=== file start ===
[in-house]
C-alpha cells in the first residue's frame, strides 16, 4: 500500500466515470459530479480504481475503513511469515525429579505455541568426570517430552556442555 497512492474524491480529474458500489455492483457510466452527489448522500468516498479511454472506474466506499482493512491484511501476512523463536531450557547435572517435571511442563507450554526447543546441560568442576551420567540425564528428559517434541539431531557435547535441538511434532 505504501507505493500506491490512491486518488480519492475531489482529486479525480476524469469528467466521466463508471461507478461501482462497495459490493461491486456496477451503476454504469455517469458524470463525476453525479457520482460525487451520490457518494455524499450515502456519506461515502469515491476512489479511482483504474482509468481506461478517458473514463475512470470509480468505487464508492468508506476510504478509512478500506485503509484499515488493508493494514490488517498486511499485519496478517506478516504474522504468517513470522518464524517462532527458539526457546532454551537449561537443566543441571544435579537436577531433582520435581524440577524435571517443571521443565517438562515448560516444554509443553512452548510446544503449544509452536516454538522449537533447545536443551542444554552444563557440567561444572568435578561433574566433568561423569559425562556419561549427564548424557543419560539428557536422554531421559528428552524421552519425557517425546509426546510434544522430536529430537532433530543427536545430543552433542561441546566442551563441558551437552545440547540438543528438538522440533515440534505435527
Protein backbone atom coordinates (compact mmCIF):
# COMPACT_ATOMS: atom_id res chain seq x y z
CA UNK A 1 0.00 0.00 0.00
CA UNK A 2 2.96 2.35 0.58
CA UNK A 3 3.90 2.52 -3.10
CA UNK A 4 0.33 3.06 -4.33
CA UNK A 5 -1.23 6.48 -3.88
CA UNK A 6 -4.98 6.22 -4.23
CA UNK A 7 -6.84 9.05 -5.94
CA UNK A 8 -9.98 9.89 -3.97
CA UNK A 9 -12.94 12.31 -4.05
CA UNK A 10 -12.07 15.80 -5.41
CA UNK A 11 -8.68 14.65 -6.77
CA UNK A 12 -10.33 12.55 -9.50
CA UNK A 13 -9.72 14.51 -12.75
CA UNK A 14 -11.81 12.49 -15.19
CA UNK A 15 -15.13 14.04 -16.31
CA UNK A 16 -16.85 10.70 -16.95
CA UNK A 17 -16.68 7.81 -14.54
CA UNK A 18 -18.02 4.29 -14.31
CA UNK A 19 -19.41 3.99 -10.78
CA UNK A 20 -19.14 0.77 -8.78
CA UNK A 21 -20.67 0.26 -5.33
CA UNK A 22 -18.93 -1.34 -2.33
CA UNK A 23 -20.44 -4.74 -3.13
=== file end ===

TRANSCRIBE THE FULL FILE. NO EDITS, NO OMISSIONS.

[in-house]
C-alpha cells in the first residue's frame, strides 16, 4: 500500500466515470459530479480504481475503513511469515525429579505455541568426570517430552556442555 497512492474524491480529474458500489455492483457510466452527489448522500468516498479511454472506474466506499482493512491484511501476512523463536531450557547435572517435571511442563507450554526447543546441560568442576551420567540425564528428559517434541539431531557435547535441538511434532 505504501507505493500506491490512491486518488480519492475531489482529486479525480476524469469528467466521466463508471461507478461501482462497495459490493461491486456496477451503476454504469455517469458524470463525476453525479457520482460525487451520490457518494455524499450515502456519506461515502469515491476512489479511482483504474482509468481506461478517458473514463475512470470509480468505487464508492468508506476510504478509512478500506485503509484499515488493508493494514490488517498486511499485519496478517506478516504474522504468517513470522518464524517462532527458539526457546532454551537449561537443566543441571544435579537436577531433582520435581524440577524435571517443571521443565517438562515448560516444554509443553512452548510446544503449544509452536516454538522449537533447545536443551542444554552444563557440567561444572568435578561433574566433568561423569559425562556419561549427564548424557543419560539428557536422554531421559528428552524421552519425557517425546509426546510434544522430536529430537532433530543427536545430543552433542561441546566442551563441558551437552545440547540438543528438538522440533515440534505435527
Protein backbone atom coordinates (compact mmCIF):
# COMPACT_ATOMS: atom_id res chain seq x y z
CA UNK A 1 0.00 0.00 0.00
CA UNK A 2 2.96 2.35 0.58
CA UNK A 3 3.90 2.52 -3.10
CA UNK A 4 0.33 3.06 -4.33
CA UNK A 5 -1.23 6.48 -3.88
CA UNK A 6 -4.98 6.22 -4.23
CA UNK A 7 -6.84 9.05 -5.94
CA UNK A 8 -9.98 9.89 -3.97
CA UNK A 9 -12.94 12.31 -4.05
CA UNK A 10 -12.07 15.80 -5.41
CA UNK A 11 -8.68 14.65 -6.77
CA UNK A 12 -10.33 12.55 -9.50
CA UNK A 13 -9.72 14.51 -12.75
CA UNK A 14 -11.81 12.49 -15.19
CA UNK A 15 -15.13 14.04 -16.31
CA UNK A 16 -16.85 10.70 -16.95
CA UNK A 17 -16.68 7.81 -14.54
CA UNK A 18 -18.02 4.29 -14.31
CA UNK A 19 -19.41 3.99 -10.78
CA UNK A 20 -19.14 0.77 -8.78
CA UNK A 21 -20.67 0.26 -5.33
CA UNK A 22 -18.93 -1.34 -2.33
CA UNK A 23 -20.44 -4.74 -3.13